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Greece's Varoufakis warns of referendum if eurozone rejects debt plans

Athens could call for a referendum or early elections if the eurozone rejects its debt plans, Greece's finance minister has said. The present government won elections on promises of renegotiating the EU bailout program.

Greece's Finance Minister Yanis Varoufakis said his government was willing to hold a referendum or even early elections if Eurogroup ministers reject debt and growth plans.

Varoufakis' statements came shortly before finance ministers of the eurozone countries were due to meet on Monday for crucial talks on Athens' list of reforms, which the EU received last week.

Warning of "problems" that could come up in Monday's talks, Varoufakis told Italian newspaper Corriere della Sera in an interview that his country could "go back to elections. Call a referendum…But as my prime minister told me, we are not glued to our seats yet."

Greece's government under Prime Minister Alexis Tsipras reached an agreement with the European Union, the European Central Bank (ECB) and the International Monetary Fund (IMF) last month, which gave Athens until the end of April to specify the reforms it would undertake in exchange for further aid.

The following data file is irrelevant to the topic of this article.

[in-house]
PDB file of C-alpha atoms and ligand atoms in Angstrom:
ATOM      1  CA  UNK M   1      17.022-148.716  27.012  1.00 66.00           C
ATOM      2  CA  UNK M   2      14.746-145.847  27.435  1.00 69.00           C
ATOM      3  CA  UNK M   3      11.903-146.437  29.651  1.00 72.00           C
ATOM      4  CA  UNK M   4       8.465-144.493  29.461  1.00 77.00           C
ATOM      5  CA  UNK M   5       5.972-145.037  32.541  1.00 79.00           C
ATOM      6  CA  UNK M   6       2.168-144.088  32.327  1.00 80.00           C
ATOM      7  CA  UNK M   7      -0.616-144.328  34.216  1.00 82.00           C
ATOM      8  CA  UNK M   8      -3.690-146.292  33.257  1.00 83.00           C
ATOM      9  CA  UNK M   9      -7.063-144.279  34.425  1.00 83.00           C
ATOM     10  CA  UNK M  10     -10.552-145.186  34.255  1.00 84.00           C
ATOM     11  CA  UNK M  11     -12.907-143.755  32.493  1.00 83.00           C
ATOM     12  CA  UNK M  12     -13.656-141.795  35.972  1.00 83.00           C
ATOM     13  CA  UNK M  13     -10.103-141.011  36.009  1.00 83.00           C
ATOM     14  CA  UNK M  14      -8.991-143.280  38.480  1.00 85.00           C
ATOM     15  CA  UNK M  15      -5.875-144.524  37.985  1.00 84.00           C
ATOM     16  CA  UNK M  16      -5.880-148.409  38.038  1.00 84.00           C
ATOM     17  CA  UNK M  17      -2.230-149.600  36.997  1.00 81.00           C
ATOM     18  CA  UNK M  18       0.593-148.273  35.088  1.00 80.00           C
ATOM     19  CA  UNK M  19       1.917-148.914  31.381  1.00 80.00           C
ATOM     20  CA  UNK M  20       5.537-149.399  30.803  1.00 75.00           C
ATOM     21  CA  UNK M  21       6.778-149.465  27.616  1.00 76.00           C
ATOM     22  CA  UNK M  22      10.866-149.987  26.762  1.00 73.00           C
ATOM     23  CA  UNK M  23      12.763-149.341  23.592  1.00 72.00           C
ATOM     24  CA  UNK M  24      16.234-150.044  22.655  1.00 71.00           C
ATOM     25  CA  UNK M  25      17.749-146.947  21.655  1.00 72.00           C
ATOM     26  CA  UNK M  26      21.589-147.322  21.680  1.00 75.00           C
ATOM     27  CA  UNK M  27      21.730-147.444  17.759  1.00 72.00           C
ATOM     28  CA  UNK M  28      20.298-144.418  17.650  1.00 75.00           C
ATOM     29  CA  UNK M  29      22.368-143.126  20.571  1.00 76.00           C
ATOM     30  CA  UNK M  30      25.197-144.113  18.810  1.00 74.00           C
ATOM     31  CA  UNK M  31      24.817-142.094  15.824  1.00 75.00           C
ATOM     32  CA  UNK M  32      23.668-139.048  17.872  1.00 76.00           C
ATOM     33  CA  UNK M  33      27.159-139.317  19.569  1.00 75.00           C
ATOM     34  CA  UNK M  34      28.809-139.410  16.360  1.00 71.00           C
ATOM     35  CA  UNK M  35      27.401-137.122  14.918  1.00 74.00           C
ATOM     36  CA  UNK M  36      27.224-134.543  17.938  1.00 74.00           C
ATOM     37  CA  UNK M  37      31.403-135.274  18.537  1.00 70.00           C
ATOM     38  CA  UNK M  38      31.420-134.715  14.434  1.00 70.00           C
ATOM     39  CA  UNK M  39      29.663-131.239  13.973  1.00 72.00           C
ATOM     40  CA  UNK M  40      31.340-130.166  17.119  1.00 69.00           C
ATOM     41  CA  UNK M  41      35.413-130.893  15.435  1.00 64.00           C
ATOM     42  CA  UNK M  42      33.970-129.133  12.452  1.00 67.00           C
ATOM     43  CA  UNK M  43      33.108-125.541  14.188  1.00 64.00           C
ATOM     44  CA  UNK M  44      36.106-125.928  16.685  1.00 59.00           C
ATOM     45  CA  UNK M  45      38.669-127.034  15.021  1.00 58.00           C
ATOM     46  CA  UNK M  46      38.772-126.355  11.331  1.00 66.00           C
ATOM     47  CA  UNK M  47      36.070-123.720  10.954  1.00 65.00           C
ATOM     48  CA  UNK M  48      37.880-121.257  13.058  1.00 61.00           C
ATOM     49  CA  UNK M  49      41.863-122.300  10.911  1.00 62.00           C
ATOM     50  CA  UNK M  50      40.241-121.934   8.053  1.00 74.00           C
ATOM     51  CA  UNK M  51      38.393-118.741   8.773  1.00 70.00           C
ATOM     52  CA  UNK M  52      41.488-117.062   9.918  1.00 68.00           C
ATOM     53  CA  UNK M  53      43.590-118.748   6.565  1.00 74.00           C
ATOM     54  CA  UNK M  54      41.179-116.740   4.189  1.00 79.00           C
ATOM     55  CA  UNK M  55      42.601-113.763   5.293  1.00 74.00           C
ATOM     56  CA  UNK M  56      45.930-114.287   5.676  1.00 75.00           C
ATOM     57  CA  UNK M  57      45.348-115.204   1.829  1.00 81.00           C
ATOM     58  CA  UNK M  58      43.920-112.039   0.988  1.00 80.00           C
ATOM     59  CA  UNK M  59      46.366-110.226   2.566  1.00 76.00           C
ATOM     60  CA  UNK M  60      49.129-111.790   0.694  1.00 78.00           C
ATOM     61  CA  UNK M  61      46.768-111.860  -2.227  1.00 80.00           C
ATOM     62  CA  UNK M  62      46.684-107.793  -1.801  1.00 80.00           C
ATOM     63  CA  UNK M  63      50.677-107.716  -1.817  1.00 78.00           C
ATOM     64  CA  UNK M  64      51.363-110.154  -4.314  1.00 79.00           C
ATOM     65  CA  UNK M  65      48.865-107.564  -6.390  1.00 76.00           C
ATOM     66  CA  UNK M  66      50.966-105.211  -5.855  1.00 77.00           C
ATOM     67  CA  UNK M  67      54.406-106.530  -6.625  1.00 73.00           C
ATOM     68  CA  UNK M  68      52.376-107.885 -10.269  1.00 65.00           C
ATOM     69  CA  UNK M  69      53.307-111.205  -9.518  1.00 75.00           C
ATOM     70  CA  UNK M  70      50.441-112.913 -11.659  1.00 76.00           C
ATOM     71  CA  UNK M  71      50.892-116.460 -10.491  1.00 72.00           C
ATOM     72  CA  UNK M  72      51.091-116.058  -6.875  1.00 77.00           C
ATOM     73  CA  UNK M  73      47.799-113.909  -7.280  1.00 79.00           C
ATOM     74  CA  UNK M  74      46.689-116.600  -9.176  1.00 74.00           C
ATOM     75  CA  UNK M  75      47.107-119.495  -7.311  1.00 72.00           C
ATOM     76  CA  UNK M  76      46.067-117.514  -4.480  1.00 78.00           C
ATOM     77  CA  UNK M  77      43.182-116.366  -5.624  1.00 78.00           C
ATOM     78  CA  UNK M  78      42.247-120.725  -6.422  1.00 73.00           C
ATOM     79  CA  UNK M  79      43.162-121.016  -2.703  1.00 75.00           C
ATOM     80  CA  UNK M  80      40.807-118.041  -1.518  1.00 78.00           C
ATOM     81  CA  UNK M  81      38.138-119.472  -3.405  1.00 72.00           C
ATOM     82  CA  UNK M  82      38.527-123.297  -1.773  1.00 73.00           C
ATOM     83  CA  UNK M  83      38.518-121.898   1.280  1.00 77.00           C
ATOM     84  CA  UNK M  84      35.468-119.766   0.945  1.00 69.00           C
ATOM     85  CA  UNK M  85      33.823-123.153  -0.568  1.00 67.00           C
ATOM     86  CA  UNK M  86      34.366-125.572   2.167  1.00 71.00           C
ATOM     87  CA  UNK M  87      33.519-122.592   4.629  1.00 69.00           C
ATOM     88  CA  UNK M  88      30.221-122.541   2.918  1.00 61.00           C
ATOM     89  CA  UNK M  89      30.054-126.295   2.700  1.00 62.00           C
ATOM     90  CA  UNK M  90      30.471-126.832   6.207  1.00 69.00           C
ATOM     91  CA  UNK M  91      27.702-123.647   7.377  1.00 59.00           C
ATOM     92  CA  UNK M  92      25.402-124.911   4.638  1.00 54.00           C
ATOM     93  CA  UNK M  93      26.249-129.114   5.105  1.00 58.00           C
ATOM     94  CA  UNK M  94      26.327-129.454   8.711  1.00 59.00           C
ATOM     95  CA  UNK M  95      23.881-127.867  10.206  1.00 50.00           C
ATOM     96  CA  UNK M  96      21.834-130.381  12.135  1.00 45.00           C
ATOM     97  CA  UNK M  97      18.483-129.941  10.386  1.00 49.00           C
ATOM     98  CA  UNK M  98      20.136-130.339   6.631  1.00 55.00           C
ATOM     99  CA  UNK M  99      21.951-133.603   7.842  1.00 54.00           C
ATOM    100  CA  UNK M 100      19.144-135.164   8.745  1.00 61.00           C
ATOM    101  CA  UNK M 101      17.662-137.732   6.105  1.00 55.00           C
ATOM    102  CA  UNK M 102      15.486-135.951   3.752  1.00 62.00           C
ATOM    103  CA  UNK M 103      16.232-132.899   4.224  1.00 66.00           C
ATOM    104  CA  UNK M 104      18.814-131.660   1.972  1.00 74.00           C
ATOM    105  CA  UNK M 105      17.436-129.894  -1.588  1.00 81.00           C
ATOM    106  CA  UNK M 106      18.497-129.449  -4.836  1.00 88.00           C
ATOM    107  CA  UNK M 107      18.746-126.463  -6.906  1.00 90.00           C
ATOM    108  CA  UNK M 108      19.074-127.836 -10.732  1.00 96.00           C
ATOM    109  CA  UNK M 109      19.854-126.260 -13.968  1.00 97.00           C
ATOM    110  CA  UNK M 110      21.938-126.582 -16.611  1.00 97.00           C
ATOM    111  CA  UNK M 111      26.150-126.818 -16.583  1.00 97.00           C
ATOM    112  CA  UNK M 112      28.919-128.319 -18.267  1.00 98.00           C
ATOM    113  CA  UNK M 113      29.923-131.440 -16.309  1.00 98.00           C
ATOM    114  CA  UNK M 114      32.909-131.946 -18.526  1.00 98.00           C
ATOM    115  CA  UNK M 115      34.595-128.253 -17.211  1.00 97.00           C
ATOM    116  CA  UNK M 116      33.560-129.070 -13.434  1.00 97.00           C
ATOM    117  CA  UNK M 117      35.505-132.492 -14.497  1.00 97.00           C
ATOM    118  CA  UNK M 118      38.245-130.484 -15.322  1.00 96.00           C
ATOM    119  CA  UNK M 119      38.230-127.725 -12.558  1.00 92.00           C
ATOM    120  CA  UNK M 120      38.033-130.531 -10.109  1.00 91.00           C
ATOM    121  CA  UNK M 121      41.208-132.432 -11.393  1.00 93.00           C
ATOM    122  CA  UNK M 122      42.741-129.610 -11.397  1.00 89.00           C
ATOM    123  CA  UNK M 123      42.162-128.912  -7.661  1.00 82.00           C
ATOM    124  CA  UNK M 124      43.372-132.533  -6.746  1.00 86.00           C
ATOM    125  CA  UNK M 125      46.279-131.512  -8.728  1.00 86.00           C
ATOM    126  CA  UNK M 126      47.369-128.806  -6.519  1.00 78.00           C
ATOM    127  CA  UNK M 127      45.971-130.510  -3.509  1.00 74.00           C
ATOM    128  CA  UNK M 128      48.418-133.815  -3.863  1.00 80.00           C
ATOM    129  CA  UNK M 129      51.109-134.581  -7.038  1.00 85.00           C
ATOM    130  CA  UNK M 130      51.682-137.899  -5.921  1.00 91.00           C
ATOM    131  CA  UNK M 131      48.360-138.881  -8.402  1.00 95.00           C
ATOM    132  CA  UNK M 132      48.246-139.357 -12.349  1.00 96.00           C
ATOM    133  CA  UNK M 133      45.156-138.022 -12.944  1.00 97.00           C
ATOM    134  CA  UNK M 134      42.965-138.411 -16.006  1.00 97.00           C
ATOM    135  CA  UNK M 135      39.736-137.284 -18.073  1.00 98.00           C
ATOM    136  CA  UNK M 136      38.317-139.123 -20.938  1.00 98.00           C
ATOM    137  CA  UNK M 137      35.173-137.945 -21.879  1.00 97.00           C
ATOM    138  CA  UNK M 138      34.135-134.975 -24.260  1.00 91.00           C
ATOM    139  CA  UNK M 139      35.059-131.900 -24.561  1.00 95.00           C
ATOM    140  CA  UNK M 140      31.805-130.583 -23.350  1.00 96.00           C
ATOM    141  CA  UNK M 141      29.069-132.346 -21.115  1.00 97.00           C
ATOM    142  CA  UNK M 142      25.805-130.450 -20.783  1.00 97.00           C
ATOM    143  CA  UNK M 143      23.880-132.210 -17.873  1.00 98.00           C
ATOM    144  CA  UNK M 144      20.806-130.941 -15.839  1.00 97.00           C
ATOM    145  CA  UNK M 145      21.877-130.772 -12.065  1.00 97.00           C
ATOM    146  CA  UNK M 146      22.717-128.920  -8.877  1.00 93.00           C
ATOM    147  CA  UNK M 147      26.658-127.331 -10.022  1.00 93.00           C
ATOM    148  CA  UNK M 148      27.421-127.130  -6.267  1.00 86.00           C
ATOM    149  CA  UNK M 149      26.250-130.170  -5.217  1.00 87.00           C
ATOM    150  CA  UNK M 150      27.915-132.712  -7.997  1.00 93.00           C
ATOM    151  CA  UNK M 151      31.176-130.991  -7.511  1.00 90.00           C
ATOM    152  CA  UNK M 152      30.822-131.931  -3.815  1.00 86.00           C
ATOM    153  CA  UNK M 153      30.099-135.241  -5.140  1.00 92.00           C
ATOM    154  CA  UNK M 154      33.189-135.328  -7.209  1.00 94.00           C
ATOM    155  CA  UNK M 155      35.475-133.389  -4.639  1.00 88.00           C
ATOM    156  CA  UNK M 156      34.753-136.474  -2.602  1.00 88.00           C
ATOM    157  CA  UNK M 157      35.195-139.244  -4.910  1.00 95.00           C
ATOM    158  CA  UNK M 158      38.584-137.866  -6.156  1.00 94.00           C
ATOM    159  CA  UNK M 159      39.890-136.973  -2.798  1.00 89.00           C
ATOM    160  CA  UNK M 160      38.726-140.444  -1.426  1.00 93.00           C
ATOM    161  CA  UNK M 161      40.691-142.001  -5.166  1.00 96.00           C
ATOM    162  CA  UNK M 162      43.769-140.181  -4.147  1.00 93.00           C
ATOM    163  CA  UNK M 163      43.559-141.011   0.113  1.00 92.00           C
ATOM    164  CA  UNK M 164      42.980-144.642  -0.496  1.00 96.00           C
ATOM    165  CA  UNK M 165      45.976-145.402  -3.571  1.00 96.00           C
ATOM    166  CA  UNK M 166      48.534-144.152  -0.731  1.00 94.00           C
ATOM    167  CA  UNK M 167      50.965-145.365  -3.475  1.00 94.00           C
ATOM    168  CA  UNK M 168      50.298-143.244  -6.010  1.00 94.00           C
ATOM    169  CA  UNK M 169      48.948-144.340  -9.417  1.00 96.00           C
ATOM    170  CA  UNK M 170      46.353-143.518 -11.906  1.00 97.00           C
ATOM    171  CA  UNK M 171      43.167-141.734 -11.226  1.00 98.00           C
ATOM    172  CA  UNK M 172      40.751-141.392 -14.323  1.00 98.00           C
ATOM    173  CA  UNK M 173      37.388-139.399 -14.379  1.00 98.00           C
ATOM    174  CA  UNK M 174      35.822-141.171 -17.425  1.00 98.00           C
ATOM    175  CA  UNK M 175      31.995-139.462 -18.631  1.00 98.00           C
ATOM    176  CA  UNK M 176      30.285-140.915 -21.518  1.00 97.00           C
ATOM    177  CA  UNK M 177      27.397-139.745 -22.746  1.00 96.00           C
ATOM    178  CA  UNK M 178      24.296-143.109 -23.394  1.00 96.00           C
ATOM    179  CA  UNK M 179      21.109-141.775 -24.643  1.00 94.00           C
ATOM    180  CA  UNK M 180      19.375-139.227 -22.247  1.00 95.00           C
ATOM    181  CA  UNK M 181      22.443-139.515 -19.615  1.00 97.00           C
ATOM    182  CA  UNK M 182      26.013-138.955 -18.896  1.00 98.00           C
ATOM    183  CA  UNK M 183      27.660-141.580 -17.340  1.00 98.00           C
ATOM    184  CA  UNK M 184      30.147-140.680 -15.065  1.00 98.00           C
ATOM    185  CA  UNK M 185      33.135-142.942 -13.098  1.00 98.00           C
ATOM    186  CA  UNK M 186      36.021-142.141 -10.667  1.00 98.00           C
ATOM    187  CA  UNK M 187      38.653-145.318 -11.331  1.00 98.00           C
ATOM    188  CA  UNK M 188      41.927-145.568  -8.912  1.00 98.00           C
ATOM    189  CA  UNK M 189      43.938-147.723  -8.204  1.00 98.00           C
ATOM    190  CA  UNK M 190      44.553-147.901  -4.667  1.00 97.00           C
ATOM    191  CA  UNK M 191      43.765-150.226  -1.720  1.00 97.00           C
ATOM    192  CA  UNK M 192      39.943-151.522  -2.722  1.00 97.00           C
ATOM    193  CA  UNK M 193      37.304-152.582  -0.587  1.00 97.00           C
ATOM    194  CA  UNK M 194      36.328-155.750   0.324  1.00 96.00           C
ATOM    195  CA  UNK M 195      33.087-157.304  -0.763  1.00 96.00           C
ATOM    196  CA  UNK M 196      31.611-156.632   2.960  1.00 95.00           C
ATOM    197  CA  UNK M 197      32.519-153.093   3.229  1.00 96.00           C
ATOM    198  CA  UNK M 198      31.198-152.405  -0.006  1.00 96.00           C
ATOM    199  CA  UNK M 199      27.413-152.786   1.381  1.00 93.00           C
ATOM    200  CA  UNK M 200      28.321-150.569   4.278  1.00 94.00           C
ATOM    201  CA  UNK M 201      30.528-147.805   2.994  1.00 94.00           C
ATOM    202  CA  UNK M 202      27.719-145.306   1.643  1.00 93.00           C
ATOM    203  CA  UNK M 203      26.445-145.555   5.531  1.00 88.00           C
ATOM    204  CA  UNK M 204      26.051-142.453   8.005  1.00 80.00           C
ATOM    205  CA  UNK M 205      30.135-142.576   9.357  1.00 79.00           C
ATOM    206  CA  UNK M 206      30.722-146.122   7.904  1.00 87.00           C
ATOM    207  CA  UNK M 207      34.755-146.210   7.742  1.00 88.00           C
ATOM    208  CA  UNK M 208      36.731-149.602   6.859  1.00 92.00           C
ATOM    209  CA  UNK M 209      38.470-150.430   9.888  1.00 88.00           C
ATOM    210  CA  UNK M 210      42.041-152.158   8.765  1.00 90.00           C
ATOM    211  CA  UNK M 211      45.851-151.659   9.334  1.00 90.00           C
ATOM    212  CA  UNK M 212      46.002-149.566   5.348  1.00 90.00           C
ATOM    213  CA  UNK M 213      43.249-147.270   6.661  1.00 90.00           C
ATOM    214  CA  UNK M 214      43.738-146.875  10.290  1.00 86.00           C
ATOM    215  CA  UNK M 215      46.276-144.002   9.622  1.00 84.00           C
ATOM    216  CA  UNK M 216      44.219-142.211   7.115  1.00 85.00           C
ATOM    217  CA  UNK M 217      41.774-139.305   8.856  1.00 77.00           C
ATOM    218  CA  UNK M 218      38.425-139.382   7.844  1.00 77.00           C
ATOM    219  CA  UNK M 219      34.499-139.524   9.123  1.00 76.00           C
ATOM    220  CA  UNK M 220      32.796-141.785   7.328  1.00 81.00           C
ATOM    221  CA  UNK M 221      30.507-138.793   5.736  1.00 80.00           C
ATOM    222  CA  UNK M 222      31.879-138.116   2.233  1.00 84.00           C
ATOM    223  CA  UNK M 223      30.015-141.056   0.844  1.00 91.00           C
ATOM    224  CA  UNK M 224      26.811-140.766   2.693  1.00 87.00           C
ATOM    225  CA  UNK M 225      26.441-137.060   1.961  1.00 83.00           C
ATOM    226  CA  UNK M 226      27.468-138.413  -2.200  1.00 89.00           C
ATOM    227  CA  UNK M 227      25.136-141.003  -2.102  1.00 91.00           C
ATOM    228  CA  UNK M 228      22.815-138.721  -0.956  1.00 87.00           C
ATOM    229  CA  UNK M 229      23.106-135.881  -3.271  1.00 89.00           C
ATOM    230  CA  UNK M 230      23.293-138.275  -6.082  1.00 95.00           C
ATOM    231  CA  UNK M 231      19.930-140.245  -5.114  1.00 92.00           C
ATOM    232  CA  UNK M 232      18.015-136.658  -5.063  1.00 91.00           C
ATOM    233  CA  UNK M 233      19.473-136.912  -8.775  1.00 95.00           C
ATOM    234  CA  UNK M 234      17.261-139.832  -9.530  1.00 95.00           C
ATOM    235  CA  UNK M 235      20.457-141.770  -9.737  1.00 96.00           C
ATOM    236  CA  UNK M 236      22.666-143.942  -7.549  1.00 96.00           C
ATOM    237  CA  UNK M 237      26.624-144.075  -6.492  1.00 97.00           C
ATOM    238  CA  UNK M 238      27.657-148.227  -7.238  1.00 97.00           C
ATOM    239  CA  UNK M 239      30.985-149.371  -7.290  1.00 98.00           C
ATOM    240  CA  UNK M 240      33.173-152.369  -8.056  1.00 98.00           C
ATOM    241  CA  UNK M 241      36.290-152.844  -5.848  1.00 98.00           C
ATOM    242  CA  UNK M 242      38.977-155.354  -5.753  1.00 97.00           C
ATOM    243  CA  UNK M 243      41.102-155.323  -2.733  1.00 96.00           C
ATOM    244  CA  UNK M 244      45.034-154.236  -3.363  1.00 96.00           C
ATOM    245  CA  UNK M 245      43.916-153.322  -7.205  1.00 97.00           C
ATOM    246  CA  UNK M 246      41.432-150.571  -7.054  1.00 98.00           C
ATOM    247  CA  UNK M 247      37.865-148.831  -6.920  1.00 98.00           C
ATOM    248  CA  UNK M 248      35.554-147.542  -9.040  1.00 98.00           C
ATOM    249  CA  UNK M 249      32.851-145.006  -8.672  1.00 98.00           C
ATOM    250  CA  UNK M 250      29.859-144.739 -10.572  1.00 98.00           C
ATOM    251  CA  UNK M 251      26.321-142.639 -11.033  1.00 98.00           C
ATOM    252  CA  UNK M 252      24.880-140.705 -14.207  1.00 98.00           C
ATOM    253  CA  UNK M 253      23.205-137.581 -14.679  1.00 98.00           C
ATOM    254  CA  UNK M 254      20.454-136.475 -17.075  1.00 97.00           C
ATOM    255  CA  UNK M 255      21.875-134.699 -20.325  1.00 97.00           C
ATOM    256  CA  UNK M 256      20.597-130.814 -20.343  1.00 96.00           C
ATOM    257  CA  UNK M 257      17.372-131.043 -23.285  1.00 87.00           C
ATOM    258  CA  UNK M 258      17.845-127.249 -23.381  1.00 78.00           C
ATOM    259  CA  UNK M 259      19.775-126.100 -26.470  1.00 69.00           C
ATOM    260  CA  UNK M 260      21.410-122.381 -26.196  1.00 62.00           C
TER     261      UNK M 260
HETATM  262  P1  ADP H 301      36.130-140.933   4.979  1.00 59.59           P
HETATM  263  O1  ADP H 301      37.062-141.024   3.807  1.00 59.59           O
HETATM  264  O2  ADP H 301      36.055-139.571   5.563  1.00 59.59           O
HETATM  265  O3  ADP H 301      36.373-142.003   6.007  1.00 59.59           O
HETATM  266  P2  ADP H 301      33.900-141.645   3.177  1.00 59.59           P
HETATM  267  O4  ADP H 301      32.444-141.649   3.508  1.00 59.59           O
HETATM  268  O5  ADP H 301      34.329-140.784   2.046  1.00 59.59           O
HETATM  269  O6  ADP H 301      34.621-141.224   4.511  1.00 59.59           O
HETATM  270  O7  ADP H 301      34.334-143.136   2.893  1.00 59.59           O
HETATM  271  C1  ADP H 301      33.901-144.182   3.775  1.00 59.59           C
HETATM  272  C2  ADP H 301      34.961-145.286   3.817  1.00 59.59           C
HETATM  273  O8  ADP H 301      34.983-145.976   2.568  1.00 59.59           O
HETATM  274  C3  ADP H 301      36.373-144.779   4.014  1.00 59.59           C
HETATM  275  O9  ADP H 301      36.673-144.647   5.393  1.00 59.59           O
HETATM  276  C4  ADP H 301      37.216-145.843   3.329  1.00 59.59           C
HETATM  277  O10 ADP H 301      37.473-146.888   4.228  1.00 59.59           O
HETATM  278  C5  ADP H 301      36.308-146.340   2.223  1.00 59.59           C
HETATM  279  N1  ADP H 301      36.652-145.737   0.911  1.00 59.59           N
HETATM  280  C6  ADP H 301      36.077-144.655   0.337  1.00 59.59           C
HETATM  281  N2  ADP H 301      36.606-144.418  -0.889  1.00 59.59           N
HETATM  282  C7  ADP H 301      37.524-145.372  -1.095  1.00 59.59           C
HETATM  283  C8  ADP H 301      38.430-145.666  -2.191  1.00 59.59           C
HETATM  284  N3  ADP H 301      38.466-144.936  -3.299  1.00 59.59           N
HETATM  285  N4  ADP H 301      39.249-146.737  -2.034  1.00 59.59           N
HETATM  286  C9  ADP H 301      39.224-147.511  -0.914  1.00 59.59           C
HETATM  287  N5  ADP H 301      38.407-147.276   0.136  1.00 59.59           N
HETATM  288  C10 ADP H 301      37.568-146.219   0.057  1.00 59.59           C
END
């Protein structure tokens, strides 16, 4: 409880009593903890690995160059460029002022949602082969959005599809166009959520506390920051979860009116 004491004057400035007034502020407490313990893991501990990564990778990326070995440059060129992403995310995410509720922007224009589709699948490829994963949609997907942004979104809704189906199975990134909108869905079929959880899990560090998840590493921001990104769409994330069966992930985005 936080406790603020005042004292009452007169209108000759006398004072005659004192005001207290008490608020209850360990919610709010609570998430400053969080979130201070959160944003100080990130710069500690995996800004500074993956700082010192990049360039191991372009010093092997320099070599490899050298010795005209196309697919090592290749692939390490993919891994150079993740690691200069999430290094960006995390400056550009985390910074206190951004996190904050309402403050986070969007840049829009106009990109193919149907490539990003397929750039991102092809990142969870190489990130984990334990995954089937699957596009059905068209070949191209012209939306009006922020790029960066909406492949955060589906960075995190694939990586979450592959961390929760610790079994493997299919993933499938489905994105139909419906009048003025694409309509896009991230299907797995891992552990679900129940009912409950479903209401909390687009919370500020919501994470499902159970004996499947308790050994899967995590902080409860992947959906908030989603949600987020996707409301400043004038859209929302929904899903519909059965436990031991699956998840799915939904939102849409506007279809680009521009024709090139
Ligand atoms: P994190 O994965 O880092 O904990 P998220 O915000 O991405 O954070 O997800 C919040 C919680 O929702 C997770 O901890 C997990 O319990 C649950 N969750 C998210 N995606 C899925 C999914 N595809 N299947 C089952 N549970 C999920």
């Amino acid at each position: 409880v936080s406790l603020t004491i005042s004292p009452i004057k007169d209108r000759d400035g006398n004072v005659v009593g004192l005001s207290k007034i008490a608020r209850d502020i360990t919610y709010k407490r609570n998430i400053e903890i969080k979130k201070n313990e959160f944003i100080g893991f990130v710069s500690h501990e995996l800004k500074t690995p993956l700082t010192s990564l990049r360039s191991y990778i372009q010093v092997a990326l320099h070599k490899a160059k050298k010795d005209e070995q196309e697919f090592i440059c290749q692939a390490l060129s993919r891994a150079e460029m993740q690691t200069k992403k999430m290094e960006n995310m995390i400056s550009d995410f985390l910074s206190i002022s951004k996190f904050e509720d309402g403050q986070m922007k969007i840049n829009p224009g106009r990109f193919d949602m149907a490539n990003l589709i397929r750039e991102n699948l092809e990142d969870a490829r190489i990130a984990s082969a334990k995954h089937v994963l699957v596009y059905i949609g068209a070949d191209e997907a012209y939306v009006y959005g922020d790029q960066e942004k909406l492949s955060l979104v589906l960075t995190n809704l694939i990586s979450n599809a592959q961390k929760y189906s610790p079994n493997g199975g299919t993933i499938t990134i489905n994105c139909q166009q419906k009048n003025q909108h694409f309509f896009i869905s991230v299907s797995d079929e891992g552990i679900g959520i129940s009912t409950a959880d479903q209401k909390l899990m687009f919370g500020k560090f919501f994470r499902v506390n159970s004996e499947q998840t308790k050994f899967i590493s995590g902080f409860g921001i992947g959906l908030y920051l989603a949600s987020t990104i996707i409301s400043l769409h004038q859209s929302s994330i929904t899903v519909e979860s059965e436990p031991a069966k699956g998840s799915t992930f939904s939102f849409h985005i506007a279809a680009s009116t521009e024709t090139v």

Varoufakis denounced reports that he was calling for a vote on remaining in the euro, claiming they were a part of "willful attempts to undermine the good course" of the Greek government's discussions with its partners.

In his interview with the Italian daily, Varoufakis said eurozone partners had not yet responded to Greece's proposals to replace its current debt with bonds linked to nominal growth.

"I'd like for Europe to understand that this would be a way of paying back more money, not less." The finance minister said his government was fighting the "establishment that said it was saving Greece while it put everything on the backs of the poor." Varoufakis said his country did not need a new loan to pay its bills.

More loans to Greece 'illegal'

However, the EU and IMF have refused to release aid before Athens completes promised reforms. The country faces a decline in tax revenues, and uncertainty over its financial position has been growing. EU leaders want to avoid another crisis like the one in 2011, when Greece's financial status nearly plunged the eurozone into economic problems until a bailout agreement was reached.

ECB director Benoit Coeure also expressed his institution's tough stance ahead of Monday's talks. "The ECB cannot finance the Greek government. We're not allowed to. That is illegal," Coeure told German weekly Frankfurter Allgemeine Sonntagszeitung.

But European Commission head Jean-Claude Juncker took a more conciliatory approach. "We must be sure that the situation does not continue to deteriorate in Greece," Juncker told German weekly Die Welt.

Monday's talks in Brussels would determine how EU countries would evaluate Athens' plans to streamline bureaucracy, raise revenue from online gambling and hire tax sleuths to clamp down on tax evasion.

mg/rc (AFP, Reuters)

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